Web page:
By Edmund Smith-Asante
|Mr Evans Manu|
A Research Scientist at the Water Research Institute (WRI) of the Council for Scientific and Industrial Research (CSIR), Mr Evans Manu, has stated that groundwater remains the only hope for Ghana for the provision of potable water for the population as most of the country’s surface waters have been polluted.
Mr Manu was speaking to the Daily Graphic after he had presented a proposal to conduct extensive research on the River Pra Basin at an ongoing in-house review seminar being organised by the CSIR.
Study of Pra Basin
He explained that the proposed study would look at the impact of human activities on the water resources, especially the groundwater resources in the Pra Basin, citing some of the activities as mine dewatering when open-cast mining was practised, mass cocoa spraying, the use of inorganic fertiliser on farms, and ‘galamsey’.
“Water will definitely recharge groundwater aquifers; the ‘galamsey’ operations are destroying water bodies. Whatever affects the surface water also affects the groundwater so we want to know the chemistry between all these anthropogenic activities that are affecting our groundwater sources.”
According to Mr Manu, the research would employ a three-D model to know how much water Ghana had within the basin, how much was being abstracted, then draw the water budget.
|Some of the participants at the training|
He noted that the demand for water in the basin was so much, and that was why Obuobi et al. predicted that by 2020, the water resources in the basin would be scarce and that by 2050 the scarcity would upscale to absolute scarcity.
Protection of country’s groundwater
He recommended that to protect the country’s groundwater sources, the best thing would be to look at current practices, especially fertiliser application and the nature of the rocks where they were applied, because if they were very soft and highly fractured “definitely there is the possibility of these chemicals getting into our groundwater.”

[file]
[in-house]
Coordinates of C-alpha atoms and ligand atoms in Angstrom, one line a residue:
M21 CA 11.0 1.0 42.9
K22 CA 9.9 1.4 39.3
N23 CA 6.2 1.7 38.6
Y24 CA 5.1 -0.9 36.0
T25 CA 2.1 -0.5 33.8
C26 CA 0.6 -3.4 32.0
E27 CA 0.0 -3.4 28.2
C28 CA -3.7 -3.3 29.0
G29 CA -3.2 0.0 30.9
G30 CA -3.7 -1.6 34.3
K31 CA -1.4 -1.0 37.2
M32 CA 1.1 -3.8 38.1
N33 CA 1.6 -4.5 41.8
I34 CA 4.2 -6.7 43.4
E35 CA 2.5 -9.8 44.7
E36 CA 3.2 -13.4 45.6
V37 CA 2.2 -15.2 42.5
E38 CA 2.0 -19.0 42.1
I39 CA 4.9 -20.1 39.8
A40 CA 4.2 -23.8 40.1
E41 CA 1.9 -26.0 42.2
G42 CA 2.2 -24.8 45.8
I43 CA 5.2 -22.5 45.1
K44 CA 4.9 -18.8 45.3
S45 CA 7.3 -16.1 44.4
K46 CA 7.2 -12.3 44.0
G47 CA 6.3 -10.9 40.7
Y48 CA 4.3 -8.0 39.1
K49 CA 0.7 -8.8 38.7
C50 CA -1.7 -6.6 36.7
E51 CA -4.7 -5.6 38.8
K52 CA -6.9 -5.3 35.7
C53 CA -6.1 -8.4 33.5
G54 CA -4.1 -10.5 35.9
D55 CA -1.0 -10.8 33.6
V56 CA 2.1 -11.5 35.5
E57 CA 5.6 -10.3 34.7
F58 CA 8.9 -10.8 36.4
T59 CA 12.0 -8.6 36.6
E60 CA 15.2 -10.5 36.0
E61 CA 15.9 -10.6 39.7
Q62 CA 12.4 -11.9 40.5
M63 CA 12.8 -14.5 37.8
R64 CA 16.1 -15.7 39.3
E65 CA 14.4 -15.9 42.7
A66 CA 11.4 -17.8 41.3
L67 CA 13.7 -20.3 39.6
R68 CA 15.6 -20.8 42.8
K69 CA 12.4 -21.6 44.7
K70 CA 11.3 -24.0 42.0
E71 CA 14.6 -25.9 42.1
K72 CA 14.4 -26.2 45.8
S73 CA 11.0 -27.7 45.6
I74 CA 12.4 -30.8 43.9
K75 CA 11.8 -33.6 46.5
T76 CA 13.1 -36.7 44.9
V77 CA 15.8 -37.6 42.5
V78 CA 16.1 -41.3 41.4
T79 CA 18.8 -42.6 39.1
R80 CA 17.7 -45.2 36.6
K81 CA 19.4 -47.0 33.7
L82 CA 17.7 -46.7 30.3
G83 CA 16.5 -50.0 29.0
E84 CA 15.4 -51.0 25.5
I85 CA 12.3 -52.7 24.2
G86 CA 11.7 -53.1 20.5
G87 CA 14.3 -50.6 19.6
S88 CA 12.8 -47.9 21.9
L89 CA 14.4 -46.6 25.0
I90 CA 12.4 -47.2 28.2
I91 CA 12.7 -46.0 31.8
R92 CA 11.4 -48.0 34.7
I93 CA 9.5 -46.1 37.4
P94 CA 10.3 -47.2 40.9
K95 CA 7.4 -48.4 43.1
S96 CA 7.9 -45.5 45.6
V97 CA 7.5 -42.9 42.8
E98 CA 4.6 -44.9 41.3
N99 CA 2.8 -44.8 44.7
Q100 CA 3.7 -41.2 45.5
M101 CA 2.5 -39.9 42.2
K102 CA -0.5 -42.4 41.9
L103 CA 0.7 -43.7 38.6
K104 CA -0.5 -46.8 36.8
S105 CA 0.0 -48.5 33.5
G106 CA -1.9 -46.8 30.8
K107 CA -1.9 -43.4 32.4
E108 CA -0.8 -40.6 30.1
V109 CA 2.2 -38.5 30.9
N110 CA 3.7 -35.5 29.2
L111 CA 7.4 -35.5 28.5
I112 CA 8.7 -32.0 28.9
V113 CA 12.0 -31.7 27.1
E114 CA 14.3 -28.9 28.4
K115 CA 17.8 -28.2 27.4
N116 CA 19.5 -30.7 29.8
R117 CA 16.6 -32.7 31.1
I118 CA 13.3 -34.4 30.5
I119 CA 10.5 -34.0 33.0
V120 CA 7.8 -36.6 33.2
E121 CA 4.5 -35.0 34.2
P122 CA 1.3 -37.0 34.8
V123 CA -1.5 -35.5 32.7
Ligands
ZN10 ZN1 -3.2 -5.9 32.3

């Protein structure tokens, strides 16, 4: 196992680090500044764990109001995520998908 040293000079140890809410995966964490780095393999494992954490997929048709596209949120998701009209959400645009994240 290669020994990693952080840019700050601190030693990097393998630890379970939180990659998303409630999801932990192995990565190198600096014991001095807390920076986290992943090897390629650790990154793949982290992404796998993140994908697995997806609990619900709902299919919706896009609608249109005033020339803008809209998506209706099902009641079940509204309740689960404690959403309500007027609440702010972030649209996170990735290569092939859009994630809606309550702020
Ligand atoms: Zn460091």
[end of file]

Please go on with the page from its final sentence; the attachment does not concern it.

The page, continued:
For his part, Dr Anthony Duah, a Research Scientist with the Groundwater Division, WRI, who presented the findings of a research conducted on the potential of groundwater in the Northern Region, said it was found that out of the 4,312 boreholes sunk between 1985 and 2012, only 1,099 were covered with proper water quality data.
Study of Northern Region groundwater
Dr Duah said what informed the research conducted from 2011, was the need to have adequate data on groundwater in the region to be able to give accurate information to guide the sinking of boreholes.
The objective was to assess the availability, quantity, quality, suitability as well as the sustainability of groundwater resources for domestic water supply and industrial purposes. It was also meant to develop single-parameter groundwater use maps to show spatial distribution and variation of groundwater characteristics in the region.
Dr Duah said the findings included a high potential for the development of groundwater resources of the Northern Region in spite of the uneven distribution of the resource, and added that the average success rate of boreholes in the region was 60 per cent.
The research also showed that about 62.4 per cent of the population are served by the over 4,300 boreholes inventoried, which had an average depth of 49.7 metres instead of the ideal 100 metres or more.
“Research has shown that boreholes should have a depth of 80 to 100 metres. We recommend that at least you try 100 metres; sometimes you also go a little further.
“The boreholes generally have good quality and, therefore, suitable for domestic and other uses except for a few with high fluoride, iron, manganese and chloride in Gushiegu/Karaga, Savelugu/Nanton and Zabzugu,” Dr Duah noted.
This story was first published by the Daily Graphic on April 9, 2016